Testing compensatory habitat mitigation for biodiversity

Cotton grass by Anne Carrington-Cotton

Management “prescriptions” to mitigate effects of habitat damage and loss caused by development are often used as conservation tools. However, the effectiveness of such prescriptions is not routinely assessed. An area of protected Scottish moorland was managed to mitigate effects of habitat damage by mining development in this and an adjacent area. In a 10 year study, BTO researchers monitored the responses of breeding bird populations to the chosen management prescriptions. Most species failed to respond positively, probably due to insufficient control of bird and mammal predators. The effectiveness of mitigation management prescriptions must be assessed to ensure the successful delivery of their objectives.

Testing the effectiveness of mitigation for coal extraction activities on moorland

Mitigation of environmental damage is often a condition for the approval of proposed developments.  This can take the form of rehabilitation, enhancement, or creation of habitat in or near to the area being developed.  Such actions may be legally binding and cost the UK taxpayer millions of pounds. However, the efficacy of these measures is rarely assessed.

From 2002-11 the BTO took part in a study to examine the effectiveness of a suite of management prescriptions designed to increase the numbers of breeding birds in a discrete area of moorland, in order to mitigate the effects of habitat loss to surface coal extraction at an adjacent moorland site.

Several types of management were undertaken to improve the value of the area for moorland birds. These included changes in grazing management, drain blocking and other interventions to improve habitat condition for moorland-breeding birds, and the legal control of generalist predators such as foxes and crows.  Data from the BTO/RSPB/JNCC Breeding Bird Survey collected in comparable moorland areas enabled BTO researchers to compare bird population trends on the mitigation area relative to trends on reference sites elsewhere.

Management had little impact on bird populations

Habitat surveys revealed that the condition of the moorland habitat was maintained or improved during the course of the study. Even so, most bird populations either declined or failed to respond positively to this carefully devised regime of management.  Evidence from the study suggested that ineffective predator control was an important causal factor. This was probably due, in large part, to reduced levels of control on land adjacent to the study site from 2004 onwards.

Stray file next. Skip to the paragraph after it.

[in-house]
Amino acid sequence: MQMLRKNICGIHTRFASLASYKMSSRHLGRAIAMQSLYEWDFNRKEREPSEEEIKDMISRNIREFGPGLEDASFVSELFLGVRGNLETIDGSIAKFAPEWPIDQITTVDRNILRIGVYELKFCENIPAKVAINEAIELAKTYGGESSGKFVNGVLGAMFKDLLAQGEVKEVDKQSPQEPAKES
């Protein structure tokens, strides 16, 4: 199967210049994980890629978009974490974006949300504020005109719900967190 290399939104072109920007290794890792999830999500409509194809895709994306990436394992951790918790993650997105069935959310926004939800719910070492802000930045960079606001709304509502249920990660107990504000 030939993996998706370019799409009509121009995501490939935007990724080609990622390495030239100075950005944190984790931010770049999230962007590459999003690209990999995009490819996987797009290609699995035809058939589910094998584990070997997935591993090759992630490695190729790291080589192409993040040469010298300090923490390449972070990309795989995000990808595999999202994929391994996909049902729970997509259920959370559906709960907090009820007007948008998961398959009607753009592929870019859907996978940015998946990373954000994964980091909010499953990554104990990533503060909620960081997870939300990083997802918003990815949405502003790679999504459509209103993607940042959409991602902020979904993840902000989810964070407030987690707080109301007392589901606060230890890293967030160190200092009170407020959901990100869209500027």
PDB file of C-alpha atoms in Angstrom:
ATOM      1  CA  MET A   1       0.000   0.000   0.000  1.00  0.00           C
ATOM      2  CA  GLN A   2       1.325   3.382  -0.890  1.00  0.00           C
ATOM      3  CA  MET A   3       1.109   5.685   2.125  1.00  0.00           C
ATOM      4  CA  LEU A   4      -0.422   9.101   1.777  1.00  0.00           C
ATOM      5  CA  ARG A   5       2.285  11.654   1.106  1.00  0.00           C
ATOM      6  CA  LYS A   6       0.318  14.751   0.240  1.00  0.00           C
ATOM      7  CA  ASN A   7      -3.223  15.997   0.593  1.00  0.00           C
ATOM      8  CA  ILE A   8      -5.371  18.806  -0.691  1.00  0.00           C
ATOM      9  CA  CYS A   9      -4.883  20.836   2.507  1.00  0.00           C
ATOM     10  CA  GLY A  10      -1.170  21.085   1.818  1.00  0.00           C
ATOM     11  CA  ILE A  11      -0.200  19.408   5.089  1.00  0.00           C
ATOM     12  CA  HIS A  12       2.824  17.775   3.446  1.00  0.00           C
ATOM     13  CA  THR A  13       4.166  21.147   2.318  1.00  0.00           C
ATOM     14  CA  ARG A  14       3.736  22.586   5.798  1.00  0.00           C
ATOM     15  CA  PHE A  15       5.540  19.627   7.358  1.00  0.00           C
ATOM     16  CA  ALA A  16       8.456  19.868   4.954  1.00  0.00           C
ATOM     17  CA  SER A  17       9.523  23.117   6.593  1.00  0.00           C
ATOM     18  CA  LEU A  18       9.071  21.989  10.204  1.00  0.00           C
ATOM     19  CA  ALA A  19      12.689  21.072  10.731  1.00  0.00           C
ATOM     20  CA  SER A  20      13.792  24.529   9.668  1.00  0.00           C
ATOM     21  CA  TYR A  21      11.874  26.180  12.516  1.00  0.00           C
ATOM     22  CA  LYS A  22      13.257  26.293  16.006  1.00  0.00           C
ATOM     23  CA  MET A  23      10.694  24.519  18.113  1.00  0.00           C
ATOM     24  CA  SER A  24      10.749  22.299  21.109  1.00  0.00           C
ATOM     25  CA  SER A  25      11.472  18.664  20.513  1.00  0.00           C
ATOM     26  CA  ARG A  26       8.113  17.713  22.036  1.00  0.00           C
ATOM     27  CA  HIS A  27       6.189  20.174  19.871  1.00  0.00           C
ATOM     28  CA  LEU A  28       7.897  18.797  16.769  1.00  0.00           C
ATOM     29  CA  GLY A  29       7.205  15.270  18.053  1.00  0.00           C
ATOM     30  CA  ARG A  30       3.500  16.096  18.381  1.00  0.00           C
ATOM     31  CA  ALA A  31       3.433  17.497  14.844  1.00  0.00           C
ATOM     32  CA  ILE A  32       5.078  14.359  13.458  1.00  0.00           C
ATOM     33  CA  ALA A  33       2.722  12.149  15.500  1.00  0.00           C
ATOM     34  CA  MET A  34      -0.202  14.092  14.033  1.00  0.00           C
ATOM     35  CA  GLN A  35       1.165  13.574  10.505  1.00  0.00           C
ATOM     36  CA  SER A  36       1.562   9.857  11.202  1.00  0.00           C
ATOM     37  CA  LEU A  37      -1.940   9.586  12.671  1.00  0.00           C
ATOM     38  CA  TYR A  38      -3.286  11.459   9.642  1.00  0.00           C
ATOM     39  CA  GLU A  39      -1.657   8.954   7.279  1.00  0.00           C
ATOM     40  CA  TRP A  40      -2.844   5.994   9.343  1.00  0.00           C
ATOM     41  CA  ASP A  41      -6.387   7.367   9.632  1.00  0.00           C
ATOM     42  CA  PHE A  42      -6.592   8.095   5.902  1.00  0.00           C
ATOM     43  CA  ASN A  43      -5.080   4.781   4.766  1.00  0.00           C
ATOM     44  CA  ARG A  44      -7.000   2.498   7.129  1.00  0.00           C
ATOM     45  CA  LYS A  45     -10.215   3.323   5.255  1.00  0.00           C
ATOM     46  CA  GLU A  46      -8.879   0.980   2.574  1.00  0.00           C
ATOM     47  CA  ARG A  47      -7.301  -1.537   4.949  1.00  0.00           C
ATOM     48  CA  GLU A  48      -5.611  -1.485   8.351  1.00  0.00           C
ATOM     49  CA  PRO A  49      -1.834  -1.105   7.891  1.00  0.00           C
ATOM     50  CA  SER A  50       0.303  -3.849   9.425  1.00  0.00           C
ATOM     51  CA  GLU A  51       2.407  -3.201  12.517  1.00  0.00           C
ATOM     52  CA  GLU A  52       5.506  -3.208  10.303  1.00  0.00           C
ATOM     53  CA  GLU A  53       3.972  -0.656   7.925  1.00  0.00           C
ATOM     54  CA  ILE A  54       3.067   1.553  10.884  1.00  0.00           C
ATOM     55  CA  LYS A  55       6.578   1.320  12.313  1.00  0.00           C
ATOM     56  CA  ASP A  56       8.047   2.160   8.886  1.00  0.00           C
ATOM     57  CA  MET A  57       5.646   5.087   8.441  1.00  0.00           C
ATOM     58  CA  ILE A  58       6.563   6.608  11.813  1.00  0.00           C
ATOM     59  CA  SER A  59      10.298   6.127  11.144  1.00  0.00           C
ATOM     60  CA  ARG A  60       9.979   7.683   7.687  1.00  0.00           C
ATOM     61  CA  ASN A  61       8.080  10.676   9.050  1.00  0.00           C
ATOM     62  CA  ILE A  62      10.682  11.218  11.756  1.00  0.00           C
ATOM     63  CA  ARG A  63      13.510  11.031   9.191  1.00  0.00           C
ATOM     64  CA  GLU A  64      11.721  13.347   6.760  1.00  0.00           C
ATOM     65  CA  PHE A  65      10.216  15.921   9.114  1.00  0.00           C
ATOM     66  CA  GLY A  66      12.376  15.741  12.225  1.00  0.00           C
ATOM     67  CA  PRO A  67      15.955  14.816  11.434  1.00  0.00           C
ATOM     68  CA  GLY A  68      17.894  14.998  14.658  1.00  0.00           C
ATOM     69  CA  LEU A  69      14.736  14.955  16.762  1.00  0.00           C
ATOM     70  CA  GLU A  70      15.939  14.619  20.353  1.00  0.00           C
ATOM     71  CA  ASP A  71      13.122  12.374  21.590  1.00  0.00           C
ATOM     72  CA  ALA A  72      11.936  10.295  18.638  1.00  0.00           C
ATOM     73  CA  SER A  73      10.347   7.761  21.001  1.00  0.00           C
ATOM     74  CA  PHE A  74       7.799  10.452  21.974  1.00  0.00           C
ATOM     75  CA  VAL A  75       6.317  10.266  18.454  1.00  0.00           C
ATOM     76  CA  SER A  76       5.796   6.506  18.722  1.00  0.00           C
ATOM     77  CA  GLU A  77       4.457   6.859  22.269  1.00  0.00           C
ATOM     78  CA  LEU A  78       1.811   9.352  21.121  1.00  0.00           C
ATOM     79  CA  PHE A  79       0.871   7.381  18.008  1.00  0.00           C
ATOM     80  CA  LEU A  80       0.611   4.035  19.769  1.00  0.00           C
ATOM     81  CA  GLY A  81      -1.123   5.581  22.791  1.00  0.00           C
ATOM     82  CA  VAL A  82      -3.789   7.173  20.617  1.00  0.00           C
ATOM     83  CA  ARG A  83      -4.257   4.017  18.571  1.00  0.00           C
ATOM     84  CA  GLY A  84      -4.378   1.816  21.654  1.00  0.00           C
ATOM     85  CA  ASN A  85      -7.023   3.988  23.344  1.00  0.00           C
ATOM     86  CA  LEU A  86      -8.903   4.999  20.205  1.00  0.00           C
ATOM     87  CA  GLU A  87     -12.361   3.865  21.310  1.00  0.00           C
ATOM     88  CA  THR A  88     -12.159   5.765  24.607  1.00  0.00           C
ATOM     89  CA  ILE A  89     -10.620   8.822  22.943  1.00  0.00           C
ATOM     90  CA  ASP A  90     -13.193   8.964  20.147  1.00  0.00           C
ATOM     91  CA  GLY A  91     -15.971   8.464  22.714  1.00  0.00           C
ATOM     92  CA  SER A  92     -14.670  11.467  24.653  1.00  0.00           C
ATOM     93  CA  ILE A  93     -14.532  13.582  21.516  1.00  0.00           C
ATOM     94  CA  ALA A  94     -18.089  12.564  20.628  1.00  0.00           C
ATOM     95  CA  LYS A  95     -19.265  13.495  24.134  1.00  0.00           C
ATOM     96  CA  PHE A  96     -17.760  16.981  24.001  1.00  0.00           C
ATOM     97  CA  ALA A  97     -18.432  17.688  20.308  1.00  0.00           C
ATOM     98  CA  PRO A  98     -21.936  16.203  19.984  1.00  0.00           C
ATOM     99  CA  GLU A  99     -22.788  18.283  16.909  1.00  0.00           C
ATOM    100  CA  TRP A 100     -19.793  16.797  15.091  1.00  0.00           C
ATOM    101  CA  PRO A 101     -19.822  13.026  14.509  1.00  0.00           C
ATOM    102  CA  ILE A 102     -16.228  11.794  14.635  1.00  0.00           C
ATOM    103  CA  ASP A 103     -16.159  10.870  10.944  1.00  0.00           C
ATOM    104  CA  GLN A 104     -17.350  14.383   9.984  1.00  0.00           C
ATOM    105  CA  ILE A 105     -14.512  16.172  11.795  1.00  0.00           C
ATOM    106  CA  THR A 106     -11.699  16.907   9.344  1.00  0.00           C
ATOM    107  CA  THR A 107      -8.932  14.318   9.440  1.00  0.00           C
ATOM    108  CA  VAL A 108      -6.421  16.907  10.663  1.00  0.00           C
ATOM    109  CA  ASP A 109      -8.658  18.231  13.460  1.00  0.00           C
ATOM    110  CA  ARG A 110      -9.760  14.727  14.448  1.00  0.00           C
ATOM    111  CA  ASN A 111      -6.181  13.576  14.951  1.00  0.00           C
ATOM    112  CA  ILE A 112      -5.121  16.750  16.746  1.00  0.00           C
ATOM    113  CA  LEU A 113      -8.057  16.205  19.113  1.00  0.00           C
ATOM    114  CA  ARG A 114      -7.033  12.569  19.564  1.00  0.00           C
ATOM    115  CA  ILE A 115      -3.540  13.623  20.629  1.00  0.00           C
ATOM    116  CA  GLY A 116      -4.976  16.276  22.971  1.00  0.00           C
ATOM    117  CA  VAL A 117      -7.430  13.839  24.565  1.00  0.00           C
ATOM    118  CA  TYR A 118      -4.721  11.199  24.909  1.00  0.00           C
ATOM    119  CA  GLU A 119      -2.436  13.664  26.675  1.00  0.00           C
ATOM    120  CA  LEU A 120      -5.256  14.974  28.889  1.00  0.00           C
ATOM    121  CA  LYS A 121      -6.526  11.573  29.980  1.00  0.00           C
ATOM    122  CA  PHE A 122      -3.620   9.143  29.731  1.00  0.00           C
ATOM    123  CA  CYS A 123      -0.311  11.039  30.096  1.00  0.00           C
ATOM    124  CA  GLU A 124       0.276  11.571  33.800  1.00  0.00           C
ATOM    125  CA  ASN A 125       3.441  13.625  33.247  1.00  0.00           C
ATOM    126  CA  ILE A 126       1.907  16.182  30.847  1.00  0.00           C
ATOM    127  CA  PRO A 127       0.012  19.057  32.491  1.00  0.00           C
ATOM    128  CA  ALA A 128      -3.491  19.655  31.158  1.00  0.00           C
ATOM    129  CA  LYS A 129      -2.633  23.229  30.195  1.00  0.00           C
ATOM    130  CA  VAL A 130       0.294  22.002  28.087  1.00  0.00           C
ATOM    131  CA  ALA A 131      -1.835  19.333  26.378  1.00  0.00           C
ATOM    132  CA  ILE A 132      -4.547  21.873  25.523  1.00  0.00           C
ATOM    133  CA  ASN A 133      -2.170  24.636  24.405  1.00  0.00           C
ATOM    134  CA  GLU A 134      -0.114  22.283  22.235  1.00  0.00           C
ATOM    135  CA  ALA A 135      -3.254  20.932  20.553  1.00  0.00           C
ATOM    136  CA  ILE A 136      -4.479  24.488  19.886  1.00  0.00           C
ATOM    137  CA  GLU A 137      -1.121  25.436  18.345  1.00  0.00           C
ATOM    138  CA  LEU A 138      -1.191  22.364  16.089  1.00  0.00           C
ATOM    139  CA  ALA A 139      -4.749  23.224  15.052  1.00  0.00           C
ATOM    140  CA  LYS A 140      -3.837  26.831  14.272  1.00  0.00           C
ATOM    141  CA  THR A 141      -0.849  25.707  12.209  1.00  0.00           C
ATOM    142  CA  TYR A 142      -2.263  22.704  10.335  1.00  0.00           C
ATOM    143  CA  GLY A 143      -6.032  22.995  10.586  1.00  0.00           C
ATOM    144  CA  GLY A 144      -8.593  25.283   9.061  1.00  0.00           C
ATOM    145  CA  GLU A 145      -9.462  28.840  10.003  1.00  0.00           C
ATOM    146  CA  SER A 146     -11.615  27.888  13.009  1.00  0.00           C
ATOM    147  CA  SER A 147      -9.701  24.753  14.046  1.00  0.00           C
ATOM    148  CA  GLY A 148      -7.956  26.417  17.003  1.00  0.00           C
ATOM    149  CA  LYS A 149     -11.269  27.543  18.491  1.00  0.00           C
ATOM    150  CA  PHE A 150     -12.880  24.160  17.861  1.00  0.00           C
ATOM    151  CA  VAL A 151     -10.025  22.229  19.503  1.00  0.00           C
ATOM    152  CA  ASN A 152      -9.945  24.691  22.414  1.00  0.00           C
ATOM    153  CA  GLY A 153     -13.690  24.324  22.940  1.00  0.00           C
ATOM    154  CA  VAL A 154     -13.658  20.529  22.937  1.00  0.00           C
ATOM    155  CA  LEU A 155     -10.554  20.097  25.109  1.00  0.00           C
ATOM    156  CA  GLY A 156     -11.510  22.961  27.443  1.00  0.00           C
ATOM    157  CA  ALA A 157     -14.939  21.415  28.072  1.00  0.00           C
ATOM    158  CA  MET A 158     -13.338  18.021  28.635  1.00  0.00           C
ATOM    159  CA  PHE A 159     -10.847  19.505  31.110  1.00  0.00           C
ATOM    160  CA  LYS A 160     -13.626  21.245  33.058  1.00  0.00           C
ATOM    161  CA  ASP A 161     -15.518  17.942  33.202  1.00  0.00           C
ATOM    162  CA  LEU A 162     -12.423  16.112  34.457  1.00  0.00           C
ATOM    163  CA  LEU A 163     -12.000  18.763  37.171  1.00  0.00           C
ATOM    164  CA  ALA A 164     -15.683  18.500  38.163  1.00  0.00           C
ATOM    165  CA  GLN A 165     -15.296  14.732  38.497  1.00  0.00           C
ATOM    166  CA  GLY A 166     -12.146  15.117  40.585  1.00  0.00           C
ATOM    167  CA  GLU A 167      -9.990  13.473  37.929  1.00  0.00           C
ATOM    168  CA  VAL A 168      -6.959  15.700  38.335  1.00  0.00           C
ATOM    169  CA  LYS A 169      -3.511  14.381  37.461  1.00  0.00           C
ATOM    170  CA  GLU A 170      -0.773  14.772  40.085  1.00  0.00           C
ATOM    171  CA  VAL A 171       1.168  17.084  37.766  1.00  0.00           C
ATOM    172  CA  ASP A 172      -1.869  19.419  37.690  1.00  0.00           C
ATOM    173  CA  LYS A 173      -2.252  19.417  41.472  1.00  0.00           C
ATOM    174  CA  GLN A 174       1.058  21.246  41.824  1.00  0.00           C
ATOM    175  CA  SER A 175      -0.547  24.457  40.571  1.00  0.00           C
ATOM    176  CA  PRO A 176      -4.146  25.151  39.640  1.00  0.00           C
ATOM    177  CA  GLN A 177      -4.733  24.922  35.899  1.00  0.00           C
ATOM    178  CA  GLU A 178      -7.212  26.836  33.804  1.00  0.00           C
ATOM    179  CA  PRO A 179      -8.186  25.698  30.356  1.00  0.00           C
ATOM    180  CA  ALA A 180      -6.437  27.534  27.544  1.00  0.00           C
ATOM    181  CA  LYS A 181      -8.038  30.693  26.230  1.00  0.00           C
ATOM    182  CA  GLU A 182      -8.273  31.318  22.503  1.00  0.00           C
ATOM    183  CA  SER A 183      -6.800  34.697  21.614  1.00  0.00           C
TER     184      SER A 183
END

The importance of predation

Predation is a natural process and is integral to ecosystem functioning although, in some contexts, increasing generalist predator populations may threaten species of conservation concern. The conservation of some moorland bird populations may therefore be enhanced by the control of those predators. A better understanding of how and where predation affects bird populations could help to improve the efficacy of conservation measures. This study represents a rare example of industry-sponsored monitoring to inform conservation management, and should be replicated elsewhere to help our understanding of how to mitigate any negative environmental impacts of development most effectively.

Assessment of outcomes is vital

To ensure the delivery of proposed conservation objectives, the outcomes of management prescriptions must be examined critically.  This enables policy-makers, practitioners and regulators to learn from failures, as well as from successes. In the long term, studies such as this one, which also relied upon the availability of long-term BTO monitoring data, will help to make conservation management more robust.

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